Apple's new iMac: M1 chip, 4.5K display, impressively thin design

Apple's new 24-inch iMac is so thin that the company had to tweak the design, putting the 3.5mm headphone jack on the side of it.

@anthony256
Published Tue, Apr 20 2021 8:29 PM CDT   |   Updated Mon, May 17 2021 2:02 AM CDT

Apple has announced its new 24-inch iMac powered by its impressive custom M1 chip, with the new iMac being so thin the company had to tweak the design and move the 3.5mm headphone jack from the back of the PC to the side of it. Check it out:

YouTuber MKBHD tweeted that Apple's new iMac was so thin -- at just 11.5m thick -- that the company had to move the 3.5mm headphone (which is typically 14nm deep) to the back of the iMac. It's so thin, Apple literally couldn't put the 3.5mm headphone jack on the back, now that's impressive.

The 3.5mm headphone jack being placed on the side of the iMac seems like a good decision, just from a useful perspective. It's far easier to look to the side or feel with your fingers on the side of the iMac and find the 3.5mm headphone jack, versus looking behind it or moving the entire iMac to get to the back of it.

Apple's new iMac: M1 chip, 4.5K display, impressively thin design 04 | TweakTown.com
VIEW GALLERY - 3 IMAGES

But from a pure design perspective, the new iMac being so thin Apple had to move the 3.5mm headphone jack because at 14mm deep the design of the entire iMac was too thin. One of those driving reasons is that Apple's custom M1 system-on-chip architecture is the star of the show, allowing the new iMac to be so thin.

Apple's new iMac: M1 chip, 4.5K display, impressively thin design 05 | TweakTown.com

Apple says: "Enabled by the system-on-chip architecture and amazing power efficiency of M1, the logic board and thermals are dramatically consolidated and reduced in size compared to the previous generation's, allowing the side profile of iMac to practically disappear. The much more compact design reduces the volume of iMac by 50 percent, allowing it to take up less space and fit easily in even more places".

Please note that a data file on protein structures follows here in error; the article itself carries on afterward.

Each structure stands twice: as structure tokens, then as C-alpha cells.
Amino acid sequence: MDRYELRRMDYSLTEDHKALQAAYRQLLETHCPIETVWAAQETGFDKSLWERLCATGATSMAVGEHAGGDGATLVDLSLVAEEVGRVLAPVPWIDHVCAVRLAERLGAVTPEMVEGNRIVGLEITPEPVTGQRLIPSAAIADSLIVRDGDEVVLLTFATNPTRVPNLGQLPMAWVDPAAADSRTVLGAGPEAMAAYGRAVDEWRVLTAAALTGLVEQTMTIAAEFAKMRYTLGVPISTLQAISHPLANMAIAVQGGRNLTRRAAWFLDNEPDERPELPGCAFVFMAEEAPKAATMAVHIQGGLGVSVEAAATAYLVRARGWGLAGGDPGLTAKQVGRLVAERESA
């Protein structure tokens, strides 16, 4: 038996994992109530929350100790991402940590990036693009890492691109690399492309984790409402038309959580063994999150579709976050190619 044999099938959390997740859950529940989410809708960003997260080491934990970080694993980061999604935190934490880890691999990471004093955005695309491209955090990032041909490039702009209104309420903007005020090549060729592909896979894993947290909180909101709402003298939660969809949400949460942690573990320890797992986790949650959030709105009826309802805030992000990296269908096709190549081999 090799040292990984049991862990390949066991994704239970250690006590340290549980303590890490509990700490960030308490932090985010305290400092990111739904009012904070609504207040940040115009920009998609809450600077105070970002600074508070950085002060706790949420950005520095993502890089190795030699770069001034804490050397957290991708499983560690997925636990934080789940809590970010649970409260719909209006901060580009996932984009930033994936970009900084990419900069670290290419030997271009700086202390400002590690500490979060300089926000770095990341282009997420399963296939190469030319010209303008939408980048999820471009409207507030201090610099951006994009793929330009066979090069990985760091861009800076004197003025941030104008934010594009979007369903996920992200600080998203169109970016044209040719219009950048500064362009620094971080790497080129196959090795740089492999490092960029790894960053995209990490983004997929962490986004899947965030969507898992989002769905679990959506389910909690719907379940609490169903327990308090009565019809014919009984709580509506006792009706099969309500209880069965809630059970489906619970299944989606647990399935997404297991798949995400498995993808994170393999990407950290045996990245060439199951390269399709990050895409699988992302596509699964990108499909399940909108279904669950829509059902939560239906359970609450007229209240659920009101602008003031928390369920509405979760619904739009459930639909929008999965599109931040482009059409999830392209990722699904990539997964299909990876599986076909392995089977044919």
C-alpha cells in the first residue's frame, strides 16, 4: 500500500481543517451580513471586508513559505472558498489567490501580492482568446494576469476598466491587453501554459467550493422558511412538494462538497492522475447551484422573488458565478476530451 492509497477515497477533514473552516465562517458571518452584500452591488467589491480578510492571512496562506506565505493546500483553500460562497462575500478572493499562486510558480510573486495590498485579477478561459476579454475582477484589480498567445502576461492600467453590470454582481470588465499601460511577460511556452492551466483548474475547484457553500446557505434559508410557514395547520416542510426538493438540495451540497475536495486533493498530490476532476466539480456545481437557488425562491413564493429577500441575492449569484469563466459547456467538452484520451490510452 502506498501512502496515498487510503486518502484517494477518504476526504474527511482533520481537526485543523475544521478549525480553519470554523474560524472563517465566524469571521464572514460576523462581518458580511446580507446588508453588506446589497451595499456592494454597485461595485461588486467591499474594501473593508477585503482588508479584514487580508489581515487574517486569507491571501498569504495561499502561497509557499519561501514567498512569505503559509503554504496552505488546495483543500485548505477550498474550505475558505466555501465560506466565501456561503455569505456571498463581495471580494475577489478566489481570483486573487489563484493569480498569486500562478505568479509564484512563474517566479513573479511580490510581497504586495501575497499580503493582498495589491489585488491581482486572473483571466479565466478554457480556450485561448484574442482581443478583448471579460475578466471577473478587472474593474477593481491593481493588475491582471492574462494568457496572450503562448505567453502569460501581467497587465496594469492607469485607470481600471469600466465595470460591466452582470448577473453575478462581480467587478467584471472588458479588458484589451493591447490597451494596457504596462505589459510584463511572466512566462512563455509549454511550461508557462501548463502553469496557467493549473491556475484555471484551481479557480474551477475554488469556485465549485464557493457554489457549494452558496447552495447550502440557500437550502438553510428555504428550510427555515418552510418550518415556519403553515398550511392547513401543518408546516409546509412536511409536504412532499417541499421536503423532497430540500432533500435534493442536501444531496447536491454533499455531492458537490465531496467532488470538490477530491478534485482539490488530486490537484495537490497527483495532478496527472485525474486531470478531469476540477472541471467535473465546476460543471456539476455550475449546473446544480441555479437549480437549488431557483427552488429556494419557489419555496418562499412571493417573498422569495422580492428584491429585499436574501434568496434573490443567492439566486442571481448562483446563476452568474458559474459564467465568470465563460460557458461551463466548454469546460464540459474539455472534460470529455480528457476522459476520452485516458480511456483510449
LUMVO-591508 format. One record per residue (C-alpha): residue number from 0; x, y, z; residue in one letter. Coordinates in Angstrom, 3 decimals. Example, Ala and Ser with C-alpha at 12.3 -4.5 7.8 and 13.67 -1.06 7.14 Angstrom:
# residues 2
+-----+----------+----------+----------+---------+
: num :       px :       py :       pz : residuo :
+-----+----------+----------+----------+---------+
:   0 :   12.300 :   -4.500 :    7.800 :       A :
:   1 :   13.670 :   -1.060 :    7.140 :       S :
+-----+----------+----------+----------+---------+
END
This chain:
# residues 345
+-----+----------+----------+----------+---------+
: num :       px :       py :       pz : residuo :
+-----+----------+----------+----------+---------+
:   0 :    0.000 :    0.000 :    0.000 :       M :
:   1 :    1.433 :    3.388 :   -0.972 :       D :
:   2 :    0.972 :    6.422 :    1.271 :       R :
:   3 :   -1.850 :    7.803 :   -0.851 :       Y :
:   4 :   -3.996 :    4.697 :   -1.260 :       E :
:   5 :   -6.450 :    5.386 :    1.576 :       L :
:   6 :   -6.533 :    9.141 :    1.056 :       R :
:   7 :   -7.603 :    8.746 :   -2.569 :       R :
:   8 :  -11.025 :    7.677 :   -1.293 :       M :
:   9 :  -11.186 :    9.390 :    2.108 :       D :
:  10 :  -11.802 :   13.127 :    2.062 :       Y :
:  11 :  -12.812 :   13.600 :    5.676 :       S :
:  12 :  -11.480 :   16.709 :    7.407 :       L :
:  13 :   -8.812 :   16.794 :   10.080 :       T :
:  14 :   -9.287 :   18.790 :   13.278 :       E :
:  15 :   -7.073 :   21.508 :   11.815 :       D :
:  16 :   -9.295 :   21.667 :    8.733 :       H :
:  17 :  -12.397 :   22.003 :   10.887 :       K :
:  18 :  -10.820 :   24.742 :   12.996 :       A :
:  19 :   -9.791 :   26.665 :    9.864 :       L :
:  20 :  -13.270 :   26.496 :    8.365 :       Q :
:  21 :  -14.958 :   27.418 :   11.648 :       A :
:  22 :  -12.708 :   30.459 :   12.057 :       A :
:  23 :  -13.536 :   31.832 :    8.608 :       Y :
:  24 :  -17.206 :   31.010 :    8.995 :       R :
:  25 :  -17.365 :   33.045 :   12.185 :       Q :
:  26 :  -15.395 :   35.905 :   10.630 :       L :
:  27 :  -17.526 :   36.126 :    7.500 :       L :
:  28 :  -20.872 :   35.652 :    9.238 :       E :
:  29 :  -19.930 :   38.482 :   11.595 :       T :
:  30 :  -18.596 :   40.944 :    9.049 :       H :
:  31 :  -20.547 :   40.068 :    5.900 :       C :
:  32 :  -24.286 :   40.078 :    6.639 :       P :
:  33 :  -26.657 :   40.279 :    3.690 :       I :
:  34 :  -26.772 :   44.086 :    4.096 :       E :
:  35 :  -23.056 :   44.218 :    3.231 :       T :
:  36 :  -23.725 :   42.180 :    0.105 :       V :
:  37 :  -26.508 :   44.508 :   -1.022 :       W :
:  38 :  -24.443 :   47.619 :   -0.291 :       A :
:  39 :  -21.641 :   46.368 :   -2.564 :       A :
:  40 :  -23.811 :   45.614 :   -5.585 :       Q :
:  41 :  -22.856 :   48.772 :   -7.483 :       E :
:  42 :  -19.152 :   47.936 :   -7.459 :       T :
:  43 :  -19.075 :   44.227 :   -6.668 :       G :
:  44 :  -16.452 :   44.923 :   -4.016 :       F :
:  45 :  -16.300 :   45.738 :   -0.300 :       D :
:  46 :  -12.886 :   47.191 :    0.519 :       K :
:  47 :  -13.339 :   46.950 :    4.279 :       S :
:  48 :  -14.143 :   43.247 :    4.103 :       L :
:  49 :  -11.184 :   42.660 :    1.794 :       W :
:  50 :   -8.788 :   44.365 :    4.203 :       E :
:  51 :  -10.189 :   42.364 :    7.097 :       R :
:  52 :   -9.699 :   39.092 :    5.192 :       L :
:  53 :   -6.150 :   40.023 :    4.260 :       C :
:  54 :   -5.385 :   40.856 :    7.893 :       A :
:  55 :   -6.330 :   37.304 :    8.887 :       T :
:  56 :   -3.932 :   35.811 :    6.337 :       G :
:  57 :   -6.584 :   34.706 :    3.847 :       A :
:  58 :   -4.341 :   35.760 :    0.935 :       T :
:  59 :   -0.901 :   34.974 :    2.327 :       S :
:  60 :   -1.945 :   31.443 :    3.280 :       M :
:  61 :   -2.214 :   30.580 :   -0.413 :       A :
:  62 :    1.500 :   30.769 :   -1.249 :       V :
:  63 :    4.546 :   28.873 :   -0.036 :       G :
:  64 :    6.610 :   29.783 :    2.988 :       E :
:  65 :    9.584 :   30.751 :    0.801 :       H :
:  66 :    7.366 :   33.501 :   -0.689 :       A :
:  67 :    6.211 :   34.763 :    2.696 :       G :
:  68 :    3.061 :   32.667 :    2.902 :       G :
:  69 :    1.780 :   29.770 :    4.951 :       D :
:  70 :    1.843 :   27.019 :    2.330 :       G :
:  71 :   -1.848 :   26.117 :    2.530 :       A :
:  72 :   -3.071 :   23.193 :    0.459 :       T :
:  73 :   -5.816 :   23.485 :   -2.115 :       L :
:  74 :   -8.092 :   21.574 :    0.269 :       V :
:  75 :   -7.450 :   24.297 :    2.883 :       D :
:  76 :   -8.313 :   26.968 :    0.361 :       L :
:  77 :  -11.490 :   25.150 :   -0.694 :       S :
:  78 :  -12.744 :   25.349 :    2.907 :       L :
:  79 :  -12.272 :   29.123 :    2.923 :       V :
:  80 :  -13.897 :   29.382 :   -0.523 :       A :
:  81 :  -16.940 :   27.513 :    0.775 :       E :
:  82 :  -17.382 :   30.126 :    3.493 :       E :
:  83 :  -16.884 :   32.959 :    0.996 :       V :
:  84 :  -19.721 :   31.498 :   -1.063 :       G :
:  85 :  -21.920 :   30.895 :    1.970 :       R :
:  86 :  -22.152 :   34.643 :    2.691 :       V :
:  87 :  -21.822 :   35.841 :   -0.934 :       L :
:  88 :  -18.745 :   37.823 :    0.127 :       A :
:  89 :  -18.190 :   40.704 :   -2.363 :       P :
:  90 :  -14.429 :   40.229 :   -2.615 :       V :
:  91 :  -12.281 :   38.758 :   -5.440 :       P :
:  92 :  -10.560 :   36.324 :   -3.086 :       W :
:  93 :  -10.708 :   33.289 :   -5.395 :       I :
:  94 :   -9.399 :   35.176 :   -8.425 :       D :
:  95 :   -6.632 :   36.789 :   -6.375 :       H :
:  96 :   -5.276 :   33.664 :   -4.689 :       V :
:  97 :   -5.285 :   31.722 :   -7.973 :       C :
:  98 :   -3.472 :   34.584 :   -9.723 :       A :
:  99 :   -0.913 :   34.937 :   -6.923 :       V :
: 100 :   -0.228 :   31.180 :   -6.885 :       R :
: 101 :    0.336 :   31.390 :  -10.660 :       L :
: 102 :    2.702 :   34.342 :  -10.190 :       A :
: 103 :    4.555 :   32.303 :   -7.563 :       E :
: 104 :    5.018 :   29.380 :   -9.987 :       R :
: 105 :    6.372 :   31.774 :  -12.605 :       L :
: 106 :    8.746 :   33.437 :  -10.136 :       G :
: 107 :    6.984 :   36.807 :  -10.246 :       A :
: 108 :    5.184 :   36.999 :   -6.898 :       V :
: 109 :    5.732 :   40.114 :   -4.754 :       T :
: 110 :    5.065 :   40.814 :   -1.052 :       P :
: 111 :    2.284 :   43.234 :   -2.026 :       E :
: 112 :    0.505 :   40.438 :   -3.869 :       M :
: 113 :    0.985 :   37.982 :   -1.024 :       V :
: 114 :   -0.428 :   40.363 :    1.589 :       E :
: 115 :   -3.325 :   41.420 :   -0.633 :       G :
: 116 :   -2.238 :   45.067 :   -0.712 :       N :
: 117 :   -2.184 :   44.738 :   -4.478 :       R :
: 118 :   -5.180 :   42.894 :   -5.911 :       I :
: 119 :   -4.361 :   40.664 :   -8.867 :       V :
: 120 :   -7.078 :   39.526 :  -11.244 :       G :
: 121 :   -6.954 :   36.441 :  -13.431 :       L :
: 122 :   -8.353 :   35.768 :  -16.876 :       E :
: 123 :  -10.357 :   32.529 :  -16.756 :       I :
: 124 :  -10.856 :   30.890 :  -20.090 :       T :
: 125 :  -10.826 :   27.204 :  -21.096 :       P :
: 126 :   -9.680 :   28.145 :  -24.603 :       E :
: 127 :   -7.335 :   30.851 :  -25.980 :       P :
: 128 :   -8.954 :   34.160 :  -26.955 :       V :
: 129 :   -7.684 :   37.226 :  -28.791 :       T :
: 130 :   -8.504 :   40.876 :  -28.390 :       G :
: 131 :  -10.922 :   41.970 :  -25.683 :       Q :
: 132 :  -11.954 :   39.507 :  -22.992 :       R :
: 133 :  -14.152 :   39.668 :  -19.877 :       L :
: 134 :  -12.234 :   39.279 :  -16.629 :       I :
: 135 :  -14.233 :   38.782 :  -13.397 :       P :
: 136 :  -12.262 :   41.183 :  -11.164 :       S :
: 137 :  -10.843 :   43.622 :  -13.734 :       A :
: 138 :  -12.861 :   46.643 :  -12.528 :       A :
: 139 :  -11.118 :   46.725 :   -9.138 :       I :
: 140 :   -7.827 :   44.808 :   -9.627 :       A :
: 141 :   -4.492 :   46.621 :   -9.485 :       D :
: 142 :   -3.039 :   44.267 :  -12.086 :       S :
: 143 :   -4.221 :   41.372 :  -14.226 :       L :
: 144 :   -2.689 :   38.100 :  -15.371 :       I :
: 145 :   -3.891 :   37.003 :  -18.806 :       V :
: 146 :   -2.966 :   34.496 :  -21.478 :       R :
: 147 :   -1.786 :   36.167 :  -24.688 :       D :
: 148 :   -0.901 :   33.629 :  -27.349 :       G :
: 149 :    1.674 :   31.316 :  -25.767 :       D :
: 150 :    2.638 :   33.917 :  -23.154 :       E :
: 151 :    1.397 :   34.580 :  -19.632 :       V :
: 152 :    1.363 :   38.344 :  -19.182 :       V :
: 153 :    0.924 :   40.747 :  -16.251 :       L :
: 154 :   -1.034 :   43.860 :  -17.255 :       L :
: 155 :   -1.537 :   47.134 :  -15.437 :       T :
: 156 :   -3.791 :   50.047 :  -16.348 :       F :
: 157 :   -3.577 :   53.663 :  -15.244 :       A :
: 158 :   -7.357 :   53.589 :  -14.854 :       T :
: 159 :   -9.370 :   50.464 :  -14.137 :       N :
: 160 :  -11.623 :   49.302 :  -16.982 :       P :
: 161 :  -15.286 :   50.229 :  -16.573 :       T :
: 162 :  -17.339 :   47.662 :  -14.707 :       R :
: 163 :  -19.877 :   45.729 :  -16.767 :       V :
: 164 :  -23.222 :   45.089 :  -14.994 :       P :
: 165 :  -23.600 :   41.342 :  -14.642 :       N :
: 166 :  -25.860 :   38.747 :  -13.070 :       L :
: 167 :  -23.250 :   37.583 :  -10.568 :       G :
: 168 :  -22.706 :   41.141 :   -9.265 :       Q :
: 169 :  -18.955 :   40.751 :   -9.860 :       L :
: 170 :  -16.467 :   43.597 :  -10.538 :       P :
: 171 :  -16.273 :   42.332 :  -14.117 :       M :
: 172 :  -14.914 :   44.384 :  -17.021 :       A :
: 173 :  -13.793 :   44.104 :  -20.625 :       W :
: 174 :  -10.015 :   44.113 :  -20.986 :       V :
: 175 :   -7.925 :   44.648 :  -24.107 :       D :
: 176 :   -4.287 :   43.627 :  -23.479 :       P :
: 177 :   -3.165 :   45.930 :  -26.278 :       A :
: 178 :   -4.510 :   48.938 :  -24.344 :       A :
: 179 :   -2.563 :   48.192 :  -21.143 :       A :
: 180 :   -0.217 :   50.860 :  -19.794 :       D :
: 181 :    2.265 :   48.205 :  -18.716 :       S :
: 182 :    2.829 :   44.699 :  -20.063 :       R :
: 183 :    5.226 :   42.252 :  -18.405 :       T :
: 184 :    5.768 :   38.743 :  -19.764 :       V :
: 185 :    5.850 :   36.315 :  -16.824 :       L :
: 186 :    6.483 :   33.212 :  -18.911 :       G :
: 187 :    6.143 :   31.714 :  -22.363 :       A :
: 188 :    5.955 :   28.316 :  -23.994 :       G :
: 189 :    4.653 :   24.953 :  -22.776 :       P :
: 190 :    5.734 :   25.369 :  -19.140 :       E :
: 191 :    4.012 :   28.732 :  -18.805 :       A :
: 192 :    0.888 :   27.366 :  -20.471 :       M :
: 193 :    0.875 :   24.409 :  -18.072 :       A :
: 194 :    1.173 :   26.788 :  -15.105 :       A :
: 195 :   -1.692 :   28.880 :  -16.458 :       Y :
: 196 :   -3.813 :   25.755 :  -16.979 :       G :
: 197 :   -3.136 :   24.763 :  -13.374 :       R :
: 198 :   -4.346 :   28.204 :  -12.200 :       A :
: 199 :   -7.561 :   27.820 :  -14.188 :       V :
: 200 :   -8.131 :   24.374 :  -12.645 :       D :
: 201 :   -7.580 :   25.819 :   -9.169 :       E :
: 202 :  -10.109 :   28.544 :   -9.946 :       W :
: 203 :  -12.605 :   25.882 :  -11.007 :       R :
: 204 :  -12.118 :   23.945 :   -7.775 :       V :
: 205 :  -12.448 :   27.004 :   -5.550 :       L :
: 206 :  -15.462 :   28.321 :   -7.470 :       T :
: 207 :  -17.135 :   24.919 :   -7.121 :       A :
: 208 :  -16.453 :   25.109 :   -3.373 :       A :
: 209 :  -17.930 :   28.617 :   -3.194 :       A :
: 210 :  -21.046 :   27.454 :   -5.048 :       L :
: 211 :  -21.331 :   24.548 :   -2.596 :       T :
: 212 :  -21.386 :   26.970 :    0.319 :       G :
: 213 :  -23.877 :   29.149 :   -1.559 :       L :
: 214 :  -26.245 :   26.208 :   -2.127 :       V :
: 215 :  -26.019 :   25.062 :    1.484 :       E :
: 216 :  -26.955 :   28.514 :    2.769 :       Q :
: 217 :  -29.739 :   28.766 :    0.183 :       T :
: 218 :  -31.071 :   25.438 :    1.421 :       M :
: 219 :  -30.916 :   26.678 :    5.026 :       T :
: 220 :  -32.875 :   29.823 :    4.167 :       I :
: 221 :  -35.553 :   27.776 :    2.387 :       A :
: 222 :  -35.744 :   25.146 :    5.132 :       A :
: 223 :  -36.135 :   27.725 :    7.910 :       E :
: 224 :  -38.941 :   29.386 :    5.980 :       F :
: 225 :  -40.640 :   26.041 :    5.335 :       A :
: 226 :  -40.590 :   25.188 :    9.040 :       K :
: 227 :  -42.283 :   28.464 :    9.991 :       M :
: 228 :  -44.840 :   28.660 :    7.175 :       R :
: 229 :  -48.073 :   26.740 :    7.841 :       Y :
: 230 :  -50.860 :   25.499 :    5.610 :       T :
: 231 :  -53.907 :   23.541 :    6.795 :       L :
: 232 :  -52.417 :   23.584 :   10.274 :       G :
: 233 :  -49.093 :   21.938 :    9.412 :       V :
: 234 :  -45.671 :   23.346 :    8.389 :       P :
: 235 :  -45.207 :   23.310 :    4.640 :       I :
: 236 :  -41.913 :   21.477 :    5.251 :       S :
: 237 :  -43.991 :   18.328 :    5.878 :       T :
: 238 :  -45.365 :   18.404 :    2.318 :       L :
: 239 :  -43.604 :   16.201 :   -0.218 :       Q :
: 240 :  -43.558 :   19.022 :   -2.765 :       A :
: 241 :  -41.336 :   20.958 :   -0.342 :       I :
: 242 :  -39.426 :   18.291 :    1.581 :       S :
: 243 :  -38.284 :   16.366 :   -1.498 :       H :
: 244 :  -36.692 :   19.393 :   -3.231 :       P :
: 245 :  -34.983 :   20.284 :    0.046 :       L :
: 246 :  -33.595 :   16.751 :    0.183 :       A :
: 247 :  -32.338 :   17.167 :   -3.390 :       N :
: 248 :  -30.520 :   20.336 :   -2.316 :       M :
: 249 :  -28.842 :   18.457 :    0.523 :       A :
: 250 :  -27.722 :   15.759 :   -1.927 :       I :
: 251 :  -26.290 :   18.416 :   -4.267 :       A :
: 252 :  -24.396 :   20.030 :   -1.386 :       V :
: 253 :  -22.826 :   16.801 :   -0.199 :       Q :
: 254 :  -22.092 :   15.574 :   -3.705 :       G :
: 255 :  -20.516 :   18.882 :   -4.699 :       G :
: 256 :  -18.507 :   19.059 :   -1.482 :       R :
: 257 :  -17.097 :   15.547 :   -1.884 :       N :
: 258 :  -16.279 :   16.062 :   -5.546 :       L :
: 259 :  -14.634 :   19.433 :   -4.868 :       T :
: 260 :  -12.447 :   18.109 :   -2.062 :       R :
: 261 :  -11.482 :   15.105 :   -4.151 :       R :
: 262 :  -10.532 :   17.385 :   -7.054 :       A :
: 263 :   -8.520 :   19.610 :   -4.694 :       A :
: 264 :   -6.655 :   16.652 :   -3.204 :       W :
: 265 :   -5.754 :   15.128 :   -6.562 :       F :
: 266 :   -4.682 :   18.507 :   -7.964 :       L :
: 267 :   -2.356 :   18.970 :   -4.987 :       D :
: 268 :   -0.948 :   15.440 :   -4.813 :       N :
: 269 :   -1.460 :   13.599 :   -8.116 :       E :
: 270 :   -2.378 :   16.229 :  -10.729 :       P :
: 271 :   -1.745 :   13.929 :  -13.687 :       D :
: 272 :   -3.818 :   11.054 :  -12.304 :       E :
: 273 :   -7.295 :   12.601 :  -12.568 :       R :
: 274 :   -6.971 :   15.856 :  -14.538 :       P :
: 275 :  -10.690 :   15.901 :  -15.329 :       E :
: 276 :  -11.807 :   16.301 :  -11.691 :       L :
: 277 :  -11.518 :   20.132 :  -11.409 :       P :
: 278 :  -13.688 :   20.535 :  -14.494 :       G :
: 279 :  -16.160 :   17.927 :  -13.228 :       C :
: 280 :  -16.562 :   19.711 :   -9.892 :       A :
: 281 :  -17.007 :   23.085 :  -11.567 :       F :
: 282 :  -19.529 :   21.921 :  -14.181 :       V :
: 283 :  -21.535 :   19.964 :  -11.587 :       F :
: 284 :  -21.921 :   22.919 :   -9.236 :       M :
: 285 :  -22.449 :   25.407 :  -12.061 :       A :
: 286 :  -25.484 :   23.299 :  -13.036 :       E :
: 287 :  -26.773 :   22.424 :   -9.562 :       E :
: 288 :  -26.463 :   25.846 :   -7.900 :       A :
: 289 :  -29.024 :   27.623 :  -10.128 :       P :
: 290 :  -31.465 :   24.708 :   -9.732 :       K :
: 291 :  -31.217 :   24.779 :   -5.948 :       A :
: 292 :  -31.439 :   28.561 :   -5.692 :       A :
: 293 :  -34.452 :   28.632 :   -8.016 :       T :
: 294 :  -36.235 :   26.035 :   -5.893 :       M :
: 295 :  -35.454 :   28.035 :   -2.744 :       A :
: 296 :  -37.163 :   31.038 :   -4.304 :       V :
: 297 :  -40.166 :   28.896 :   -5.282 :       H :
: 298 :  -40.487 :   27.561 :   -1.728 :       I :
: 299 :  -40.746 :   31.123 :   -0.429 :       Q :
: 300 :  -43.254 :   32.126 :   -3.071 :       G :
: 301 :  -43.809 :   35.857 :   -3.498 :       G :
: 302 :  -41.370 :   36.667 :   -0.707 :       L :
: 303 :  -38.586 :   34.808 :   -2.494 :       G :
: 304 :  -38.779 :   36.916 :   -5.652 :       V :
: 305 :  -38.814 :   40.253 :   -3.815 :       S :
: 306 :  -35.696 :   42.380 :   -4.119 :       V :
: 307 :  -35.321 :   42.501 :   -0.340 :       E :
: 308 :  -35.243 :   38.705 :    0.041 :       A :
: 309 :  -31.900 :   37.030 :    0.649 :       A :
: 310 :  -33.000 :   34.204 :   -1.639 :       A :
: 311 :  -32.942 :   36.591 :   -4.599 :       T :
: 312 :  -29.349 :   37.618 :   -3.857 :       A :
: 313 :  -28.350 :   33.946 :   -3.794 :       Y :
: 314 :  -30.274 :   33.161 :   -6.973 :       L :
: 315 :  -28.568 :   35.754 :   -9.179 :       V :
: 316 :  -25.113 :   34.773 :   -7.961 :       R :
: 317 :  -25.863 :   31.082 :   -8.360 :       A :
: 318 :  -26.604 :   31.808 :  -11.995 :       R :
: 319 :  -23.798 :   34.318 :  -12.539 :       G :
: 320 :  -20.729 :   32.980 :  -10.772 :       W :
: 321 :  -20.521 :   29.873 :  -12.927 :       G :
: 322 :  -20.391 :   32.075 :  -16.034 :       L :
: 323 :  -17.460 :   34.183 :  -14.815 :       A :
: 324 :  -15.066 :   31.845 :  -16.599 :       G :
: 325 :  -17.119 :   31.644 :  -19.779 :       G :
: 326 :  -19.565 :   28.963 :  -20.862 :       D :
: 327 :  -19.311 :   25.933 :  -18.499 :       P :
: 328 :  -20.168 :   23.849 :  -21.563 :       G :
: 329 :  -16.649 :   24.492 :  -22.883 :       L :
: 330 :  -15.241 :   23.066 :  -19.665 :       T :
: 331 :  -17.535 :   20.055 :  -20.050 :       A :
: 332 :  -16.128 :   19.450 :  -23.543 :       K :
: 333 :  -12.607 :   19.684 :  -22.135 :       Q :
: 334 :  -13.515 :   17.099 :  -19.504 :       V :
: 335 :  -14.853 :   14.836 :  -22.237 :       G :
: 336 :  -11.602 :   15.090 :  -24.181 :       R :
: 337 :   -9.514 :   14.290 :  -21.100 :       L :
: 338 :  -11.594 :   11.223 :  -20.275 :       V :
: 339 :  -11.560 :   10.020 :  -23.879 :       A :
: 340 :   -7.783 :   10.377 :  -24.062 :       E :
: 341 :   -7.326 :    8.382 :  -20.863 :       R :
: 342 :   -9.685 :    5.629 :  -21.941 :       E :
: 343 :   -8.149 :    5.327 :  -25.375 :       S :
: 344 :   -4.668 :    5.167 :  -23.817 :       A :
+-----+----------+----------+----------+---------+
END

As for the Apple M1, it packs an 8-core CPU with the latest CPU cores in low-power silicon, an 8-core GPU which Apple says is the "fastest integrated graphics in a personal computer" (I think I have to investigate this). Apple adds that when combined with its high efficiency, unified memory architecture and the 16-core Apple Neural Engine "the new iMac delivers powerful performance when compared to standard models of the 21.5-inch iMac".

This includes:

  • Up to 85 percent faster CPU performance, so users can export their favorite video project in iMovie faster than ever, easily work with massive 100-megapixel photos in Lightroom, and compile new apps in Xcode in a fraction of the time.
  • Up to 2x faster GPU performance for certain apps like Affinity Photo and Photoshop, and up to 50 percent faster than the most powerful discrete graphics in the fastest 21.5-inch iMac, allowing users to render edits in real-time or add complex filters to their photos in a snap.
  • The ability to edit up to five streams of 4K footage, or one stream of 8K footage, without dropping a frame in Final Cut Pro.
  • Up to 3x faster machine learning in apps that leverage the 16-core Neural Engine in M1.
Apple's new iMac: M1 chip, 4.5K display, impressively thin design 06 | TweakTown.com

The 24-inch 4.5K Retina Display has 11.3 million pixels, thin bezels, and up to 500 nits of brightness. There's also an anti-reflective coating that improves comfort levels and readability. There's Touch ID here that lets you use your fingerprint for security, purchases and other tasks -- as well as color-matched accessories for the new iMac (of course).

Apple's new iMac starts at $1299 and is available starting April 30 on Apple's website.

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Anthony joined the TweakTown team in 2010 and has since reviewed 100s of graphics cards. Anthony is a long time PC enthusiast with a passion of hate for games built around consoles. FPS gaming since the pre-Quake days, where you were insulted if you used a mouse to aim, he has been addicted to gaming and hardware ever since. Working in IT retail for 10 years gave him great experience with custom-built PCs. His addiction to GPU tech is unwavering.

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